J. Mathias Weber is intrigued by the flow of energy through molecules during chemical reactions. Such energy flow is the molecular analog of heat conduction in materials. In this context, energy flow through nanoscale systems is of particular interest since technology using progressively smaller electronic devices can encounter the destruction limit of energy density.
On the quantum mechanical level, energy flow occurs via anharmonic coupling of individual vibrational modes of molecules. As a result, intramolecular vibrational relaxation has long been a field of study. Until now, most experiments in this field have dealt with the question of how long it takes for energy to drain out of an excited vibrational state. The Weber group uses a different experimental approach to monitor the flow of energy as it drains out of a certain vibrational mode and arrives in a well-defined region in a molecule. The group uses nitroalkanes as model systems for energy-flow studies because their electron affinities are well below the excitation energies for CH-stretching modes, and any excess charge is localized on the nitro group.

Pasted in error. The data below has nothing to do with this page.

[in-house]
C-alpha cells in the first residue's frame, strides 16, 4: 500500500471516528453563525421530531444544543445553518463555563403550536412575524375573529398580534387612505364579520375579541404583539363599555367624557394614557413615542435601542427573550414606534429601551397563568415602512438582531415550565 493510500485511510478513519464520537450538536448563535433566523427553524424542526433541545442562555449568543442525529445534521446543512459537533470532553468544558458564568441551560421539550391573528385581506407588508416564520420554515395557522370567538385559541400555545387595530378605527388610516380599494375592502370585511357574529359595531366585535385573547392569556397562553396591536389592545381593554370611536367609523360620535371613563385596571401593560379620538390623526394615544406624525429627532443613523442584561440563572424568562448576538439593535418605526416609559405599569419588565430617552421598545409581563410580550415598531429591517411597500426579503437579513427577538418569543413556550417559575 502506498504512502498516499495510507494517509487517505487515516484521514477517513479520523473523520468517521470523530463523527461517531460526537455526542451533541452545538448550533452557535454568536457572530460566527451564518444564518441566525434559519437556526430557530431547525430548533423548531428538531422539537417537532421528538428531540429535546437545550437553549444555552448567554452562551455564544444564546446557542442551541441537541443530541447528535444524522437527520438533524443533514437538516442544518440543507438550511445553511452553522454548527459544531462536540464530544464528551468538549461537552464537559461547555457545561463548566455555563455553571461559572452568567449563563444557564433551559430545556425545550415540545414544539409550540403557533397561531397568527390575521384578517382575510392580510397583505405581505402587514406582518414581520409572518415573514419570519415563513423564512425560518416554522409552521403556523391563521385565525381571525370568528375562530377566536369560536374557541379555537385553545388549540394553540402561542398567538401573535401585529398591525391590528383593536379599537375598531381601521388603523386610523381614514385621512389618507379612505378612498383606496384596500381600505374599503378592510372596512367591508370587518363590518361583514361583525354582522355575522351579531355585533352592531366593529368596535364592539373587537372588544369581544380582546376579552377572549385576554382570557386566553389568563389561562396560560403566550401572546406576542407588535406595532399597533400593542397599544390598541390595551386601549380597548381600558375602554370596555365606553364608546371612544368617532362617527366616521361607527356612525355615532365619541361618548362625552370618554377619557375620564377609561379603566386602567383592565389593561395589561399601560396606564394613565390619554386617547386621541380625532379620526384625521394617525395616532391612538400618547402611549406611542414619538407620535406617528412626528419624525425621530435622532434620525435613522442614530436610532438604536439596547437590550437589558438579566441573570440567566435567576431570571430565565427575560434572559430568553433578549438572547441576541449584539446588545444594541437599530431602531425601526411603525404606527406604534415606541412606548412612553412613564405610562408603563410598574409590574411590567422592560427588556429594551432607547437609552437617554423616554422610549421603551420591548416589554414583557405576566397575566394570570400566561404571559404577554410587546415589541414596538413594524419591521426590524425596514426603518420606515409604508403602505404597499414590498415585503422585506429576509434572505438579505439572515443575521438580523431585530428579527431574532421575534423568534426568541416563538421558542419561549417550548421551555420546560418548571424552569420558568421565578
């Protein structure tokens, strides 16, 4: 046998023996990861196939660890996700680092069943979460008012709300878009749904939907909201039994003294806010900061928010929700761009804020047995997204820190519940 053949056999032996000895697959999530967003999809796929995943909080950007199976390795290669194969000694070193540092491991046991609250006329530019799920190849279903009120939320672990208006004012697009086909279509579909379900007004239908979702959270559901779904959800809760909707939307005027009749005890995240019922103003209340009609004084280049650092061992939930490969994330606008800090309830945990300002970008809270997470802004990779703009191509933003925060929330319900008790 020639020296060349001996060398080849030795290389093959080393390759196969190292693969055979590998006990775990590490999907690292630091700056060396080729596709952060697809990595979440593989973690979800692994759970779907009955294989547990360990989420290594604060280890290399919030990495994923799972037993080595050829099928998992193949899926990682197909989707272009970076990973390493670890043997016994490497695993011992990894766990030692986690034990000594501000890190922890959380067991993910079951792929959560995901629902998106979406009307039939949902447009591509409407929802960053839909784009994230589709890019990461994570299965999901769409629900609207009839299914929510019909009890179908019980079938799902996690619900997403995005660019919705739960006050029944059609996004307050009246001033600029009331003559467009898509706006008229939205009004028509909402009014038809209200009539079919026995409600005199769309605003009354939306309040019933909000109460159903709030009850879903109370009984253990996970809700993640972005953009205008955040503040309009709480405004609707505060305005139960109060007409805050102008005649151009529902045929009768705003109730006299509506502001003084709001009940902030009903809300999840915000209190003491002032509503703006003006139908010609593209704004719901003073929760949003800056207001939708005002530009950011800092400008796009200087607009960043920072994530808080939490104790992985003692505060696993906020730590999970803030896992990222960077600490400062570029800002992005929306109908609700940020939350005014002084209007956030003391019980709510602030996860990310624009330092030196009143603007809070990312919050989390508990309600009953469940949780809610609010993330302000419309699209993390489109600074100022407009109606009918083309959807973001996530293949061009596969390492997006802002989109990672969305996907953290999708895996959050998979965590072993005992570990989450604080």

The group recently demonstrated that vibrational auto detachment from nitro-hydrocarbon anions occurs when the fundamental CH-stretching modes are excited. This experiment has opened the door to depositing vibrational energy into a specific CH-stretching mode from which it will travel to the nitro group, which is a well-defined region of the molecule. The group can "see" the arrival of energy in the nitro group when it triggers vibrational auto detachment via the excitation of NO2 vibrational modes. The Weber group is currently using photoelectron imaging spectroscopy to study the quantum mechanical details of the coupling of individual oscillations.